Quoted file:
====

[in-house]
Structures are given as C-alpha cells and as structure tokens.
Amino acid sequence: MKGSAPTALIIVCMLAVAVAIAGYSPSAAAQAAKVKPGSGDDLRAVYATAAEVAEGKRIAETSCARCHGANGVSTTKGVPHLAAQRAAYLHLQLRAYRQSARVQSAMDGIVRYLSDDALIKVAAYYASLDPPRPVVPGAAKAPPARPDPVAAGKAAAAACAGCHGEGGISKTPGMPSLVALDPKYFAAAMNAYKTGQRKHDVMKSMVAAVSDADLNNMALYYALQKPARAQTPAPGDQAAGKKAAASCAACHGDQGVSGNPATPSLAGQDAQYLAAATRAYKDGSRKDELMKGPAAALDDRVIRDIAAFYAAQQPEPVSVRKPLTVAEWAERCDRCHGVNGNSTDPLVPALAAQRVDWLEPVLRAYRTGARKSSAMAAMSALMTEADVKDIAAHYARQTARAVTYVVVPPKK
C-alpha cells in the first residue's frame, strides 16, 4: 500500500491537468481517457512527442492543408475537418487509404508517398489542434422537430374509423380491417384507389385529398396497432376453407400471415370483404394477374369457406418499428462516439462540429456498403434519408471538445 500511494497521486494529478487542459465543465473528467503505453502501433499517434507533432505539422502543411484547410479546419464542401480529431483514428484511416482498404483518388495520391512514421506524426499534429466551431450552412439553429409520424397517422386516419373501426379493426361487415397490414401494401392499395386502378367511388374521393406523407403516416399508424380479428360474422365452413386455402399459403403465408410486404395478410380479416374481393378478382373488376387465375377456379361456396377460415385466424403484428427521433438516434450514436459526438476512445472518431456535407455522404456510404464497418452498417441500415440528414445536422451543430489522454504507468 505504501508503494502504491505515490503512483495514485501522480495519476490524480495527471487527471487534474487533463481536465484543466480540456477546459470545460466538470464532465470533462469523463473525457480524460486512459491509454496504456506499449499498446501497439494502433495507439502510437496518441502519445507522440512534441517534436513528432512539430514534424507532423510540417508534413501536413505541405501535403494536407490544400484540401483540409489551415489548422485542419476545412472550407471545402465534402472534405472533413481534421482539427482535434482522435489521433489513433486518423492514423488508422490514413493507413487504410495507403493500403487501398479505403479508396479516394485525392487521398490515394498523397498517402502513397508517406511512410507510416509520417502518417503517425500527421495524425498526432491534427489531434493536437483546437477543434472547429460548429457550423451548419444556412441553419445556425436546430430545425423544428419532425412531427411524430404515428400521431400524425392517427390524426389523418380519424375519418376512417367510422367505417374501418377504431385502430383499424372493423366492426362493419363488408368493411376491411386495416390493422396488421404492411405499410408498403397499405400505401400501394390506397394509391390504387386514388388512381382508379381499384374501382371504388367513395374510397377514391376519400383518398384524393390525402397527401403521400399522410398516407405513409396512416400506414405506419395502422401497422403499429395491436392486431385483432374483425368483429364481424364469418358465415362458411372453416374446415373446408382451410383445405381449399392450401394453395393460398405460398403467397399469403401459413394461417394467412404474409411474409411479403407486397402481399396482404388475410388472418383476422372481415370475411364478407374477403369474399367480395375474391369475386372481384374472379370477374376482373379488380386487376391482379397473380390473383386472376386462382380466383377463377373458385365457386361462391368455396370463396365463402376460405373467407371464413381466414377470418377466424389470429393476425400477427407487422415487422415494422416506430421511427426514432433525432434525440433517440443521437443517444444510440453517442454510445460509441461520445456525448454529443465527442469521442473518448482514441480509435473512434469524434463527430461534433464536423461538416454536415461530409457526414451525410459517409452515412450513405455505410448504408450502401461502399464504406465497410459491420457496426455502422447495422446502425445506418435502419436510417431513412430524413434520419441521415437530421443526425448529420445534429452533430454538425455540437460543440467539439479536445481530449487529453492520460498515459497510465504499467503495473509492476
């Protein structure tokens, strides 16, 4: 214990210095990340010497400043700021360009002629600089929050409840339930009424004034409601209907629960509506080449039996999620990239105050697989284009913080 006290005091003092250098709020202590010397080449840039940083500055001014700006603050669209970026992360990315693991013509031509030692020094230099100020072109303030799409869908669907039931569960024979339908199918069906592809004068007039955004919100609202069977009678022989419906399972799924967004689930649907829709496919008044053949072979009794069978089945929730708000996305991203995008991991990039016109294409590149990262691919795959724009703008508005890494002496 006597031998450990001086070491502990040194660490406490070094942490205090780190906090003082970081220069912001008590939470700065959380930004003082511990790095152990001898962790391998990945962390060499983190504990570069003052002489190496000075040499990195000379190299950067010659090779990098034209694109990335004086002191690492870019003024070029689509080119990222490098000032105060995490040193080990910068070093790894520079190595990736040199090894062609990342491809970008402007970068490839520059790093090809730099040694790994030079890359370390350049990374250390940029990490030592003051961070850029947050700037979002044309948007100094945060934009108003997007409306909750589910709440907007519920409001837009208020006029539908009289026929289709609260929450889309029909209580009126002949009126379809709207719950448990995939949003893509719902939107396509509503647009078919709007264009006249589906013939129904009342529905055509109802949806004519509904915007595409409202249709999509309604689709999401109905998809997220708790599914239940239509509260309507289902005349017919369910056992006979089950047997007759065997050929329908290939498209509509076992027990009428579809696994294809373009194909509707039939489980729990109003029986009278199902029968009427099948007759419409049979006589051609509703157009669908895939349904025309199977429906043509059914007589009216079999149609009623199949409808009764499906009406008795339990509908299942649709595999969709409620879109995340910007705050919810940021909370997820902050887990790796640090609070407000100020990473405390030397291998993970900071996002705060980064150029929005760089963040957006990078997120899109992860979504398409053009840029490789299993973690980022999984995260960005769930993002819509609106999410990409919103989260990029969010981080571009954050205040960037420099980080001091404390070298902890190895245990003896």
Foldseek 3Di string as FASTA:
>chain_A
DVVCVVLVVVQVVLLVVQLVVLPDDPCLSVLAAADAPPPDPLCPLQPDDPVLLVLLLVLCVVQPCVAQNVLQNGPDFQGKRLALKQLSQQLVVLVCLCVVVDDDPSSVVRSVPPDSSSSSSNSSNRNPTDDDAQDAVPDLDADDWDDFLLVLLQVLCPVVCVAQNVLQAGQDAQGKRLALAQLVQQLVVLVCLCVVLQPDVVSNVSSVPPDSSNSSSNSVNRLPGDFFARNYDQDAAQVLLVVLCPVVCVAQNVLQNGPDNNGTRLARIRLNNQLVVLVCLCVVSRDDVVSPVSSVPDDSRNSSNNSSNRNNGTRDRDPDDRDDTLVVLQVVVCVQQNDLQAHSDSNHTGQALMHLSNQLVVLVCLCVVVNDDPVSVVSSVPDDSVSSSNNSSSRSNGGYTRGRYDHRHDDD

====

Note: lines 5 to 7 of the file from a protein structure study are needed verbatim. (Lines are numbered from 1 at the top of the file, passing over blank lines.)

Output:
């Protein structure tokens, strides 16, 4: 214990210095990340010497400043700021360009002629600089929050409840339930009424004034409601209907629960509506080449039996999620990239105050697989284009913080 006290005091003092250098709020202590010397080449840039940083500055001014700006603050669209970026992360990315693991013509031509030692020094230099100020072109303030799409869908669907039931569960024979339908199918069906592809004068007039955004919100609202069977009678022989419906399972799924967004689930649907829709496919008044053949072979009794069978089945929730708000996305991203995008991991990039016109294409590149990262691919795959724009703008508005890494002496 006597031998450990001086070491502990040194660490406490070094942490205090780190906090003082970081220069912001008590939470700065959380930004003082511990790095152990001898962790391998990945962390060499983190504990570069003052002489190496000075040499990195000379190299950067010659090779990098034209694109990335004086002191690492870019003024070029689509080119990222490098000032105060995490040193080990910068070093790894520079190595990736040199090894062609990342491809970008402007970068490839520059790093090809730099040694790994030079890359370390350049990374250390940029990490030592003051961070850029947050700037979002044309948007100094945060934009108003997007409306909750589910709440907007519920409001837009208020006029539908009289026929289709609260929450889309029909209580009126002949009126379809709207719950448990995939949003893509719902939107396509509503647009078919709007264009006249589906013939129904009342529905055509109802949806004519509904915007595409409202249709999509309604689709999401109905998809997220708790599914239940239509509260309507289902005349017919369910056992006979089950047997007759065997050929329908290939498209509509076992027990009428579809696994294809373009194909509707039939489980729990109003029986009278199902029968009427099948007759419409049979006589051609509703157009669908895939349904025309199977429906043509059914007589009216079999149609009623199949409808009764499906009406008795339990509908299942649709595999969709409620879109995340910007705050919810940021909370997820902050887990790796640090609070407000100020990473405390030397291998993970900071996002705060980064150029929005760089963040957006990078997120899109992860979504398409053009840029490789299993973690980022999984995260960005769930993002819509609106999410990409919103989260990029969010981080571009954050205040960037420099980080001091404390070298902890190895245990003896």
Foldseek 3Di string as FASTA:
>chain_A